Mar 29, 2021 / Architecture
House Connected by Courtyard by naf architect & design

House Connected by Courtyard is a minimal residence located in Tokyo, Japan, designed by naf architect & design. A house with a glass courtyard with a height of three floors and a size of 16 tatami mats. The rooms are visually connected through the glass through the courtyard, and the family can feel each other’s signs in three dimensions. In the courtyard, deciduous trees that reach up to the third floor are set up along with shrubs and undergrowth, and four rain chains are hung so that rain can be collected on the roof and irrigated. There is a table chair that can seat about 10 people on the brick floor, and a BBQ grill kitchen, where the light from the sky is reflected by the glass of the atrium and falls with the shadow of the leaves. come. The courtyard is outdoors, but it has stairs and beams that match the same color as indoors. The glass is made as large as possible, matching the color of the wall so that the sash is not noticeable.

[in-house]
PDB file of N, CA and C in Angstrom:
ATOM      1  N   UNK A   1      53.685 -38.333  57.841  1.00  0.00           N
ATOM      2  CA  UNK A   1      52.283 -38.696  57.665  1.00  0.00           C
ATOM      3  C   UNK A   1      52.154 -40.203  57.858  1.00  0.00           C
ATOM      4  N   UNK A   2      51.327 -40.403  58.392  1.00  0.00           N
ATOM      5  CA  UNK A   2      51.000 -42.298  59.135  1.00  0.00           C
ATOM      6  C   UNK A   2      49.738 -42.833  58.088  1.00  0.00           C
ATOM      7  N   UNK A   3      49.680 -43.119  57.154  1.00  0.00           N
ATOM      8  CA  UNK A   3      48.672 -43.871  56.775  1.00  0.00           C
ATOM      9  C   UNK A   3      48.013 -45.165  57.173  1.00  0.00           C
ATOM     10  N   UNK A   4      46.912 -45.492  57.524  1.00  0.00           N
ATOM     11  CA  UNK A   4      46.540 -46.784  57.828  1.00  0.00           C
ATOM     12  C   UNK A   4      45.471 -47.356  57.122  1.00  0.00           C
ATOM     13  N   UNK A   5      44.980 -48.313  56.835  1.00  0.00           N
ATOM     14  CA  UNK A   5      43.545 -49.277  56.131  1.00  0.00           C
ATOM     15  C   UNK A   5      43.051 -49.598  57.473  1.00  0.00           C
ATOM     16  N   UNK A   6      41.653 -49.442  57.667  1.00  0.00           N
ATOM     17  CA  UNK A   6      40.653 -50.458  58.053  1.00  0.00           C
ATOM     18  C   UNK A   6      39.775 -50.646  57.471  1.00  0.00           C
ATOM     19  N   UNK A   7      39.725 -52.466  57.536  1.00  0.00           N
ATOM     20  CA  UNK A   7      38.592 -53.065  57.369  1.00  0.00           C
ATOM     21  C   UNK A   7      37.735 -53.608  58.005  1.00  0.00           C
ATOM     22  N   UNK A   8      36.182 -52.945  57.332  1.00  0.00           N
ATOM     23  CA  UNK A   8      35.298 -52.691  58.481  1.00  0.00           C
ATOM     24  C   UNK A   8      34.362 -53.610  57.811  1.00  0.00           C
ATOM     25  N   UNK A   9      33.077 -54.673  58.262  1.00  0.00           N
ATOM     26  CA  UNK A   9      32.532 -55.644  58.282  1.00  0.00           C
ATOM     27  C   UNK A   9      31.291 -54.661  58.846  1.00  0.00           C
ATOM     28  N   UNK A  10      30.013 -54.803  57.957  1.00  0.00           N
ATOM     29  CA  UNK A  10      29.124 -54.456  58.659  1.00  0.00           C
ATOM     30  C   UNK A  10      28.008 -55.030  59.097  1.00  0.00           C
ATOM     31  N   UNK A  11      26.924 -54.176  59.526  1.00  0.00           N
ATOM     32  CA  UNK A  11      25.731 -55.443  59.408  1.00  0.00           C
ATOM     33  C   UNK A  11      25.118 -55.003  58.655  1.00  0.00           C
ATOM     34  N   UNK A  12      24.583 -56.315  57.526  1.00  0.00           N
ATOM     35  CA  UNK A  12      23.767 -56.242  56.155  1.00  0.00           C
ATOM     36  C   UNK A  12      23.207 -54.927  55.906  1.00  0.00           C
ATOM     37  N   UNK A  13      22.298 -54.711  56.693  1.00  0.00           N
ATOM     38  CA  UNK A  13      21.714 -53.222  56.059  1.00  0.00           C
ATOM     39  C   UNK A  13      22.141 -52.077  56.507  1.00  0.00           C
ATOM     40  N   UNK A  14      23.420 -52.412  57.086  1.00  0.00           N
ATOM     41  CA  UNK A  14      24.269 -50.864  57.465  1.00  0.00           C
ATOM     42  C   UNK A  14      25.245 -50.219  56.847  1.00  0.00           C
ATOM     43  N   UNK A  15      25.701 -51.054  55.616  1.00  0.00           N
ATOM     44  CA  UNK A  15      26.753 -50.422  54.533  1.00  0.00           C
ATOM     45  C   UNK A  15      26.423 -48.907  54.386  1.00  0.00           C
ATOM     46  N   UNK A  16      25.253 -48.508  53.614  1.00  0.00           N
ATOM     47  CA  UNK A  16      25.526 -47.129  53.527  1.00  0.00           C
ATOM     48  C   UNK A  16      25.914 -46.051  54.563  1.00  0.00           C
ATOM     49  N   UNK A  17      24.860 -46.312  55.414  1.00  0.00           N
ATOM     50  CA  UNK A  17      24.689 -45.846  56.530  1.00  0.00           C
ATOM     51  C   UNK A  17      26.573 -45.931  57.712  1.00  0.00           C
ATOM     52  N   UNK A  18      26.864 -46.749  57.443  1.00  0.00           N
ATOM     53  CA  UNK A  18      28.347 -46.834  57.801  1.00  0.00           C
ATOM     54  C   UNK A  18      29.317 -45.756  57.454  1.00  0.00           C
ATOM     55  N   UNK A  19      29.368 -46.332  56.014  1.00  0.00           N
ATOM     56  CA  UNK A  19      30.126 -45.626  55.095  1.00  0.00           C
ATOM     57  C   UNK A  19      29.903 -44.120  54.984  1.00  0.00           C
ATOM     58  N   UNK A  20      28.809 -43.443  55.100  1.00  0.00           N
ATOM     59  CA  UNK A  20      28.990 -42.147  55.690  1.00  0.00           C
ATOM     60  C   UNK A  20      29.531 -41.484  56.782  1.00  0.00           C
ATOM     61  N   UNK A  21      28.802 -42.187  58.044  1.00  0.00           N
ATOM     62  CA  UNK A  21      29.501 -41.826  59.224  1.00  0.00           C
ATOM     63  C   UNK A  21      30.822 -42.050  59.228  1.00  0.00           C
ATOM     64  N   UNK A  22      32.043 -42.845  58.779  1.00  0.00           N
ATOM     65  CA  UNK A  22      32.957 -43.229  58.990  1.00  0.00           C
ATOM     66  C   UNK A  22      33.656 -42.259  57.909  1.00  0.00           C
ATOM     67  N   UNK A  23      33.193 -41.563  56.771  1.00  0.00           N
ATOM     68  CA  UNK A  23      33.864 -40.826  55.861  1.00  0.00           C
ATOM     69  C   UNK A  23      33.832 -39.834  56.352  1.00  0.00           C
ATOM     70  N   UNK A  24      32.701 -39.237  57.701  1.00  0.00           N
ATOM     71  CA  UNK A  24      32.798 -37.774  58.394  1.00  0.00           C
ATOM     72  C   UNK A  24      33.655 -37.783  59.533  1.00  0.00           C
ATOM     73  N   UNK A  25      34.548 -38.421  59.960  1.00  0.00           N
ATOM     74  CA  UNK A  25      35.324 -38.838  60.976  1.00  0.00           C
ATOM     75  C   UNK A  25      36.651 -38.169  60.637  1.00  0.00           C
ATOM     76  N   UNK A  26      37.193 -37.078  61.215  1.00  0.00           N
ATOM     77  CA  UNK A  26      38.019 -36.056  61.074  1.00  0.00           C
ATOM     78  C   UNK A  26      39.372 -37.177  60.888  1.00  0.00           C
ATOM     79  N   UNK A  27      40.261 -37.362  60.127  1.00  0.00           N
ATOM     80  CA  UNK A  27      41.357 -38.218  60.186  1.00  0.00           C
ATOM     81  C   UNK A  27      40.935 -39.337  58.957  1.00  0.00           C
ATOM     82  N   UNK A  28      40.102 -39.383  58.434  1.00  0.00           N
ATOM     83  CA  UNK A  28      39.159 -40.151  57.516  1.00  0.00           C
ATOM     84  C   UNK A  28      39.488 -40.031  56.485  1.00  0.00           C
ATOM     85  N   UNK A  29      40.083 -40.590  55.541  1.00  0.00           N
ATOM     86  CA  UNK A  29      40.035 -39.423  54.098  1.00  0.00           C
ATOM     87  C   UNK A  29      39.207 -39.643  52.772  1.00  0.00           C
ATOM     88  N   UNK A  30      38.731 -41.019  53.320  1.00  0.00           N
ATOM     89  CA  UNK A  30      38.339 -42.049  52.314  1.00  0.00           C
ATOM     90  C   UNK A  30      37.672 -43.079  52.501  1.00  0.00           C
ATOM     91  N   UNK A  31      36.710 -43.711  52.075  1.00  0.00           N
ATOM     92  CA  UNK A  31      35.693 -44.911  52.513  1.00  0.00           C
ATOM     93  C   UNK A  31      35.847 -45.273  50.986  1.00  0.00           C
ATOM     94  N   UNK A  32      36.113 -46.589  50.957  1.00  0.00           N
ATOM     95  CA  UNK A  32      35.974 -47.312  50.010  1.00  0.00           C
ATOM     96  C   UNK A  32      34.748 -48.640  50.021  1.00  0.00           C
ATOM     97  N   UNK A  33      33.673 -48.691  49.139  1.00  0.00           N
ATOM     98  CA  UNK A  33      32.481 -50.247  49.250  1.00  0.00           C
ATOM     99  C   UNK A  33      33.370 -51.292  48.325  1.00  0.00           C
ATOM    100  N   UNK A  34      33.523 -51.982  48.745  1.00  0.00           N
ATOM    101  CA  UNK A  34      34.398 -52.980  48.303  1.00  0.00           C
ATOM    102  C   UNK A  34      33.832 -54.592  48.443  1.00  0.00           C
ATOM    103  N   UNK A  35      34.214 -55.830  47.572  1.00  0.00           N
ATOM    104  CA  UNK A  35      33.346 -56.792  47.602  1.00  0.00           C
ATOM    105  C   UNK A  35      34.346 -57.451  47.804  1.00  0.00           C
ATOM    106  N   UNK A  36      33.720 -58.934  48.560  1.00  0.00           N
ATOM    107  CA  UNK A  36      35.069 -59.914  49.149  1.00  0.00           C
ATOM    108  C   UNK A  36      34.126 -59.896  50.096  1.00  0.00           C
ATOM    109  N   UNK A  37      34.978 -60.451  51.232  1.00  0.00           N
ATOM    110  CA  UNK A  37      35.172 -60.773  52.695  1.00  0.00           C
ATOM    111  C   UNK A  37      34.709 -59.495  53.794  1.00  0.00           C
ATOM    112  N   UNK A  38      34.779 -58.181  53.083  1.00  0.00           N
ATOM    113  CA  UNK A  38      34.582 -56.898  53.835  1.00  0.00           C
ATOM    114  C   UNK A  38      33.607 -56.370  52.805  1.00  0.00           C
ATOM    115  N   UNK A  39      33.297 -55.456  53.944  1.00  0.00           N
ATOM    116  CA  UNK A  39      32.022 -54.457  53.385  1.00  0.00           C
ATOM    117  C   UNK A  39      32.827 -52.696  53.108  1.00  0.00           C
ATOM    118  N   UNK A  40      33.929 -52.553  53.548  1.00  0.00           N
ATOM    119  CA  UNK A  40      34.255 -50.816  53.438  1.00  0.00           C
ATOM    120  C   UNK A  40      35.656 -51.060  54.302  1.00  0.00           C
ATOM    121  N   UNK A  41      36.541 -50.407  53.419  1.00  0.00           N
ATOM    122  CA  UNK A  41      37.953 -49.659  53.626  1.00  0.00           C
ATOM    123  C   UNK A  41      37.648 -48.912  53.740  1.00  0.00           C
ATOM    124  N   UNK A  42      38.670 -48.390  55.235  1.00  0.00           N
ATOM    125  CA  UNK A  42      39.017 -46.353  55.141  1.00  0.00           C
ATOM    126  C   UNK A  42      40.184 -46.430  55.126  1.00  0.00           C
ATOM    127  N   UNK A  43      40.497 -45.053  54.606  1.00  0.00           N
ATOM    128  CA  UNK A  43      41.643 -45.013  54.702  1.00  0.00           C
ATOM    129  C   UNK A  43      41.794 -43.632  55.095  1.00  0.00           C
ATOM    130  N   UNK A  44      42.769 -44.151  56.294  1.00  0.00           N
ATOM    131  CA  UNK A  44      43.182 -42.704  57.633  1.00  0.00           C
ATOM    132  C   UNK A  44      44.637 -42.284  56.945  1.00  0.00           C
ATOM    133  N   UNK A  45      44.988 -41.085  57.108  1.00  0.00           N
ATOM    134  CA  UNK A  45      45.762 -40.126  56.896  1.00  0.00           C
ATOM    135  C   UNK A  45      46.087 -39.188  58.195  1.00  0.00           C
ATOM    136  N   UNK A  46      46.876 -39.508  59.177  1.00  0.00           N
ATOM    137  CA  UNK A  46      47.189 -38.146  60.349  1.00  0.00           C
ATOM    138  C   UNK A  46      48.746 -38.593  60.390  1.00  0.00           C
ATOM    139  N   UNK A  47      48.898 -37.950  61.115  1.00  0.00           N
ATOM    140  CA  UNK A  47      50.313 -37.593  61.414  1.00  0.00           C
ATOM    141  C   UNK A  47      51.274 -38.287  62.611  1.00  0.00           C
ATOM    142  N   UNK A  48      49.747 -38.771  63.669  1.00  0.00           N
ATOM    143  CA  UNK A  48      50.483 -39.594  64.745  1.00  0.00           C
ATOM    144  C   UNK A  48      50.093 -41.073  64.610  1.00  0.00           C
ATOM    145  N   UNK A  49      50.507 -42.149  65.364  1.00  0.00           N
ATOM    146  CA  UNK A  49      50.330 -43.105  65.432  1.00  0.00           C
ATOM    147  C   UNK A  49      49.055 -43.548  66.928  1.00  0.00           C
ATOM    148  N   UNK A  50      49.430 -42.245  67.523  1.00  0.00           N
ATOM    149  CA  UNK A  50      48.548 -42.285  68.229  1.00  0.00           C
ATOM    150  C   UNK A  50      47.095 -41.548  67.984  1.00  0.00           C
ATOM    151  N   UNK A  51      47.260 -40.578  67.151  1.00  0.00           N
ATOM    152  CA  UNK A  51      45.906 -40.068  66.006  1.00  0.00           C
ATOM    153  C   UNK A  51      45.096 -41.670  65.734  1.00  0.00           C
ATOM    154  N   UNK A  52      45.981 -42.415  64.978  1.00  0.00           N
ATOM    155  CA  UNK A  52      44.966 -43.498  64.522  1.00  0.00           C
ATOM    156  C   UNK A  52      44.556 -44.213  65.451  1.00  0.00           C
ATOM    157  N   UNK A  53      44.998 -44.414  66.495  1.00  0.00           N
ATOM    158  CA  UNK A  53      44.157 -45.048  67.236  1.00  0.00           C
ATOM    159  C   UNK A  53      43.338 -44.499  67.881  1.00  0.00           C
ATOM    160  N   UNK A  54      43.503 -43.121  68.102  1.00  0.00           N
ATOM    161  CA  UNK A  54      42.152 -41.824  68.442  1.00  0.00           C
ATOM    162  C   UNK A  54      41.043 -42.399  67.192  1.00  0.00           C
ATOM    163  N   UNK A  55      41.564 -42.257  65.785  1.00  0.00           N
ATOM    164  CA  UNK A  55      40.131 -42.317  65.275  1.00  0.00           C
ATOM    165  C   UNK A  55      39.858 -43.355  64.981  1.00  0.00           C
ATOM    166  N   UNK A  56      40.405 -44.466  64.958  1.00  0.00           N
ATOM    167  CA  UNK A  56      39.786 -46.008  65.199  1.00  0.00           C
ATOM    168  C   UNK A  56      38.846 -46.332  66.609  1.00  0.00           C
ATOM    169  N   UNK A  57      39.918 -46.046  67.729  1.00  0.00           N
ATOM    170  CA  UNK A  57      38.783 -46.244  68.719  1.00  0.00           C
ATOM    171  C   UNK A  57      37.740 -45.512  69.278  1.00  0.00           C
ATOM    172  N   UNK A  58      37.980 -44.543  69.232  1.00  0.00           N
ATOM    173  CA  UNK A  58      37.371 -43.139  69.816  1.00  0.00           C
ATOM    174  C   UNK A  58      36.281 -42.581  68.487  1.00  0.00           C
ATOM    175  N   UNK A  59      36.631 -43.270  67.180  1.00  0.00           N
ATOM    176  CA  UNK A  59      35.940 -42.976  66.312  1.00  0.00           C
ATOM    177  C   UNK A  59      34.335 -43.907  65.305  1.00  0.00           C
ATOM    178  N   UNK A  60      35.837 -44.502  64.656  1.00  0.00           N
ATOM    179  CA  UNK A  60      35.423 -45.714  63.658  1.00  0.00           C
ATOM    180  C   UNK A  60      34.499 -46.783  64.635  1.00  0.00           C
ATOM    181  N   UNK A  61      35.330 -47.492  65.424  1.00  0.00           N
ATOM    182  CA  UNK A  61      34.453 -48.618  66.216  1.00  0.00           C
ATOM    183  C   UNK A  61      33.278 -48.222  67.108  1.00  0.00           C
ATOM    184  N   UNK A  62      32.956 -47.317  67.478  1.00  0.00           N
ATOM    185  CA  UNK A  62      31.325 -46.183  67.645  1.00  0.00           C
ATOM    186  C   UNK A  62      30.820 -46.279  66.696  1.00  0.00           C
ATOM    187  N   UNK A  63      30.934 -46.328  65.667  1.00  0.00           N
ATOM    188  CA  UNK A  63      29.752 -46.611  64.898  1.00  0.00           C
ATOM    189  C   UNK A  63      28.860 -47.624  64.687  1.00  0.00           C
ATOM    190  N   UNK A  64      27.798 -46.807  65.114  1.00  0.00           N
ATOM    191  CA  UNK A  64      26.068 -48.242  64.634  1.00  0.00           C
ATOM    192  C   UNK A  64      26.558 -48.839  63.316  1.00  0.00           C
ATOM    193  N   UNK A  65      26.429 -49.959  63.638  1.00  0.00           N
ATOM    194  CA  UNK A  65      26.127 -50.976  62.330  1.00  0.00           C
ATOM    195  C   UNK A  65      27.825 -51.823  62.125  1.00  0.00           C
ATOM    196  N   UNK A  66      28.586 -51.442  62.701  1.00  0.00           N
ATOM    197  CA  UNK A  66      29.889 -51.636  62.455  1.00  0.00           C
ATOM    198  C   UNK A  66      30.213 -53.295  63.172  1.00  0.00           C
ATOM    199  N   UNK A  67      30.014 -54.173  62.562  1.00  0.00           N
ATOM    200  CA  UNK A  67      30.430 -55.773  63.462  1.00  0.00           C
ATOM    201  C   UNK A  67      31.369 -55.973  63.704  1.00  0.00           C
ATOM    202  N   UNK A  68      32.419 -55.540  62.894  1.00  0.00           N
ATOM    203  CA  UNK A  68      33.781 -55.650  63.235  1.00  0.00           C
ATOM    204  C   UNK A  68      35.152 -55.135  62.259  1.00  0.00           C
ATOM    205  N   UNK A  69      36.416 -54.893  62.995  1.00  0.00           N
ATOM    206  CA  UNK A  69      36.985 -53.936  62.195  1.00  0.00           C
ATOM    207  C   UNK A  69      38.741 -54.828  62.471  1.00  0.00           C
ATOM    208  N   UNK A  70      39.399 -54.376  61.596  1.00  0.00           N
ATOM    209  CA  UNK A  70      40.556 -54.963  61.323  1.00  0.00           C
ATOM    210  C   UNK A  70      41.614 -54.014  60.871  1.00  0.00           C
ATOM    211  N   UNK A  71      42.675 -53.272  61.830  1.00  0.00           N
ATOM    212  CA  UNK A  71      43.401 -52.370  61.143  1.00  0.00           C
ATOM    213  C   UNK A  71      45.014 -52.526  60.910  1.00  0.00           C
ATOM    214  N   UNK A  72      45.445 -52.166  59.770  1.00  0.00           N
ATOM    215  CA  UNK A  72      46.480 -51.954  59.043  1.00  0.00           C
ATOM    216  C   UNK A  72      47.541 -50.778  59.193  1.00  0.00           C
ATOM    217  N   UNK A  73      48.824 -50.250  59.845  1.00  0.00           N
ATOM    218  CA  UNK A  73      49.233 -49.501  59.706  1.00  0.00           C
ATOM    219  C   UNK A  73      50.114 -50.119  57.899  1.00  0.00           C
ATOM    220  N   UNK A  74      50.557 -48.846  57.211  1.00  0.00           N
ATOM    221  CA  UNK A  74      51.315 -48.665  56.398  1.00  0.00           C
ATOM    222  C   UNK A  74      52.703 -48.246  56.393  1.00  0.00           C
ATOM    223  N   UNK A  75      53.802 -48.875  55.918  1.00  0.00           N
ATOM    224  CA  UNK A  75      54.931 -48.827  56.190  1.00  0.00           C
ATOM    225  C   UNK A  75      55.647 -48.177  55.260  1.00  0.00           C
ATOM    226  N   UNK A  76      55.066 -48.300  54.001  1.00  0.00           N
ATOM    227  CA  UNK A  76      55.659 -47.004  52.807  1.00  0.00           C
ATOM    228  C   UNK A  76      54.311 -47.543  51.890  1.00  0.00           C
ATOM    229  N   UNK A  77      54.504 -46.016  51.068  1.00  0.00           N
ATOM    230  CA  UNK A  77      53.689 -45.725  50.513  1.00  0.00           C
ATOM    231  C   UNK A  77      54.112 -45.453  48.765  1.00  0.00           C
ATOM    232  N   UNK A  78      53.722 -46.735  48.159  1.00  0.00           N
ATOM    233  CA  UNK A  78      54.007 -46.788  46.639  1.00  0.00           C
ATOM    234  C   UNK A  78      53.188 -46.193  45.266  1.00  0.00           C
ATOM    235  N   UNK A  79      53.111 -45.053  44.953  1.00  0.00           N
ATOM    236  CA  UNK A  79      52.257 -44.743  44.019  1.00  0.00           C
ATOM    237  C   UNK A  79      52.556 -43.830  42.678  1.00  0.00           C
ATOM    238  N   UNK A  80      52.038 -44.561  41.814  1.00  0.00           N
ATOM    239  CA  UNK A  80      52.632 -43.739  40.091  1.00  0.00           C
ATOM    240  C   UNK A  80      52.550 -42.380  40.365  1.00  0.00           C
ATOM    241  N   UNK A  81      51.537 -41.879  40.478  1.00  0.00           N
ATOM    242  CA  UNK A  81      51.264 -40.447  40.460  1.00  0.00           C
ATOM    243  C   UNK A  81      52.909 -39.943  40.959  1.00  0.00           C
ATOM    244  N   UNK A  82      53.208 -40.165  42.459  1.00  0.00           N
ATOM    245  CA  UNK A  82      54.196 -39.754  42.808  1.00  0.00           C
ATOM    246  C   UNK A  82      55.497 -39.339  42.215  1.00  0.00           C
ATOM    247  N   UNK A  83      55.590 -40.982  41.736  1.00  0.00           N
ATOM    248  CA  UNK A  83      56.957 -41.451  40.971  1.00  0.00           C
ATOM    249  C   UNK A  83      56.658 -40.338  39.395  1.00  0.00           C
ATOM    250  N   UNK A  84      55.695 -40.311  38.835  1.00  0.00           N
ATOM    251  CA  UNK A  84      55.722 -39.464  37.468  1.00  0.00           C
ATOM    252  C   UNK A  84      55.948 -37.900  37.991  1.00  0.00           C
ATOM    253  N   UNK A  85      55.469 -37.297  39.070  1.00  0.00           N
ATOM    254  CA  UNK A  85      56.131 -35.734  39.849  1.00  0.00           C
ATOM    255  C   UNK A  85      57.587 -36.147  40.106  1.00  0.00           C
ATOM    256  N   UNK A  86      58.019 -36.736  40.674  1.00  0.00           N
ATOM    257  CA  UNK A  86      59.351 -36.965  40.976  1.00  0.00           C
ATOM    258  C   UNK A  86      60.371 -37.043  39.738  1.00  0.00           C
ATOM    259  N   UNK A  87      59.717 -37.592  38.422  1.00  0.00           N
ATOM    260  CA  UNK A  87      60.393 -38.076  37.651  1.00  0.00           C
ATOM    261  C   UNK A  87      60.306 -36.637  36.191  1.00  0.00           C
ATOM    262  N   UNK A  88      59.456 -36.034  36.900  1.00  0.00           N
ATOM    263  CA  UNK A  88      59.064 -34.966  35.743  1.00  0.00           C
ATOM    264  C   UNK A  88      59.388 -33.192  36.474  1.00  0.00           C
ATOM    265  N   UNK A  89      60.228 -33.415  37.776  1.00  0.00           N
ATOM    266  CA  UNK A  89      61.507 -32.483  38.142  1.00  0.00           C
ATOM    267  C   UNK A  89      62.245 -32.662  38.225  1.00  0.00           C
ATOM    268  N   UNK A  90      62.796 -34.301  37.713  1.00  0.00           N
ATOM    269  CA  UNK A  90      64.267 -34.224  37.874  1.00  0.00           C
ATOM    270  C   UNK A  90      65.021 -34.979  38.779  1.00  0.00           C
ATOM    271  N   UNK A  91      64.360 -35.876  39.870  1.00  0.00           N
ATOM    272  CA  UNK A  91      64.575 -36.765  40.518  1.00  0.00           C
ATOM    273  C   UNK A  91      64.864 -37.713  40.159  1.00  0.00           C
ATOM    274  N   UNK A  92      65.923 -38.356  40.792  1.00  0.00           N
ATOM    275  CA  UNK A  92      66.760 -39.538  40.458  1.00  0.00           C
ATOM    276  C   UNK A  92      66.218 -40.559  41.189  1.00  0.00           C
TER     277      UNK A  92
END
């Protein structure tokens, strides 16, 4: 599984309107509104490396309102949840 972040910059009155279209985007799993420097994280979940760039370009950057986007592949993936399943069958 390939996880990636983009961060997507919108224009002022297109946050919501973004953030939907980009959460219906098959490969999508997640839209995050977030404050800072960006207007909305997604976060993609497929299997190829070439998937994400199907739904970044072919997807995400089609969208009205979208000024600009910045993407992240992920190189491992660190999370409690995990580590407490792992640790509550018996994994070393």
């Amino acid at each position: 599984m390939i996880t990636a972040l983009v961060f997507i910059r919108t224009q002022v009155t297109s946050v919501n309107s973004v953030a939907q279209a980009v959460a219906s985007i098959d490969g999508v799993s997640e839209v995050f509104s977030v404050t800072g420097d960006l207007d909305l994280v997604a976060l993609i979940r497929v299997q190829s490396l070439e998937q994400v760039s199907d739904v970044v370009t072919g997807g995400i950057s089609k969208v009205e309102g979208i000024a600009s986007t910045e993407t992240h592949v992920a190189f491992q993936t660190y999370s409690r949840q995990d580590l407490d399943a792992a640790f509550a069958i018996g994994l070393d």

The site is well-shaped and is located in a residential area in Meguro Ward. In response to this condition, the owner assumed a courtyard-type house from the beginning. The owner’s family consists of a couple with foreign nationality and three children, and it seems that the size is small in Japan, probably because living abroad is the standard. The design meeting was held at a rental house with a typical Japanese floor plan, where the owner’s family lived at that time, but there were large tables and sofas lined up, and items and stocks to enjoy life were available. It was a natural situation to be placed here and there and feel narrow. The façade is set back about 2.5m from the front road boundary, and there is no fence, so it is a little open space on the shoulder. When the road is approaching on the north side like this time, the building tends to move to the north side because it tries to secure a garden on the south side, which is the back of the site, and setback is generally unlikely to occur.

Photography by Noriyuki Yano, Tetsuya Ito